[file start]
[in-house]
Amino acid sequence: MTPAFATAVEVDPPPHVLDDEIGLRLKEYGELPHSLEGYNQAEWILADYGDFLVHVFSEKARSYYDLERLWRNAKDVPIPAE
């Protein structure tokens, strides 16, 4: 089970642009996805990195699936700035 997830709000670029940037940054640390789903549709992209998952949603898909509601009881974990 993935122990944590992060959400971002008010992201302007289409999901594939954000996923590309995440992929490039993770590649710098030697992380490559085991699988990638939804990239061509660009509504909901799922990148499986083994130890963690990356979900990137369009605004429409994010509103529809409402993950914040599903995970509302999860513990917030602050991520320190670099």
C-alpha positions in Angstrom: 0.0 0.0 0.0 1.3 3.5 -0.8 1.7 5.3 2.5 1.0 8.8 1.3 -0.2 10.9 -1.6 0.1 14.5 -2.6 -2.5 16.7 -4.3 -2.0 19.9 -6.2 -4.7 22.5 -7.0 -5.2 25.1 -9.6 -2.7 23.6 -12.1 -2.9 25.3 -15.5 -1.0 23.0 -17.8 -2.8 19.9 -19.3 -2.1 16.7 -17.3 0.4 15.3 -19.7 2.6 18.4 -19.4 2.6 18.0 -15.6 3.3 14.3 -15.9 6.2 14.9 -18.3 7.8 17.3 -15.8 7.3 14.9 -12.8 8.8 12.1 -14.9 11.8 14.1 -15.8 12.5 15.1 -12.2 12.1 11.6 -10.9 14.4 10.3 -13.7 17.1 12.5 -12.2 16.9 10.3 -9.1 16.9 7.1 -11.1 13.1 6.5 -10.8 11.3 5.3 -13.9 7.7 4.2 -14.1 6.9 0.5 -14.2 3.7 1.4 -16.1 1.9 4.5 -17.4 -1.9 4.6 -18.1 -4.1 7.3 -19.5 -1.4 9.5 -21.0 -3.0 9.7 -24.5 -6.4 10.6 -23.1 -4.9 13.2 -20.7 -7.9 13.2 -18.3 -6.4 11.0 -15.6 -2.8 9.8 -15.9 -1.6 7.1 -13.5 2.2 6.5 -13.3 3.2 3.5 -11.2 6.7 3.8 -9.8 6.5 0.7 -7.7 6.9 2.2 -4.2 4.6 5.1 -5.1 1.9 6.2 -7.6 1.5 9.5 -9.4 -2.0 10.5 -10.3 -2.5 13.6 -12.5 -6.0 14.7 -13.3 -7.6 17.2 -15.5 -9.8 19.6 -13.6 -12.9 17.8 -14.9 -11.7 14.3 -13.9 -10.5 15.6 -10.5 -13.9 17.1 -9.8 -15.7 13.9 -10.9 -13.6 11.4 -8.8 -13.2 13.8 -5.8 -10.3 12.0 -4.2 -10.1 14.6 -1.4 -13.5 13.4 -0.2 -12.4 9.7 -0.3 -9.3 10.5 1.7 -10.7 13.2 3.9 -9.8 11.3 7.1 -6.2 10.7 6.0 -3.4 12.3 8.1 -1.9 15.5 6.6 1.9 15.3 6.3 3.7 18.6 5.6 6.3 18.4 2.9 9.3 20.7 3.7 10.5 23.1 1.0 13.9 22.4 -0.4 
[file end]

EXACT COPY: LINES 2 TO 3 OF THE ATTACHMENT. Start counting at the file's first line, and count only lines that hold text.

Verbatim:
Amino acid sequence: MTPAFATAVEVDPPPHVLDDEIGLRLKEYGELPHSLEGYNQAEWILADYGDFLVHVFSEKARSYYDLERLWRNAKDVPIPAE
């Protein structure tokens, strides 16, 4: 089970642009996805990195699936700035 997830709000670029940037940054640390789903549709992209998952949603898909509601009881974990 993935122990944590992060959400971002008010992201302007289409999901594939954000996923590309995440992929490039993770590649710098030697992380490559085991699988990638939804990239061509660009509504909901799922990148499986083994130890963690990356979900990137369009605004429409994010509103529809409402993950914040599903995970509302999860513990917030602050991520320190670099």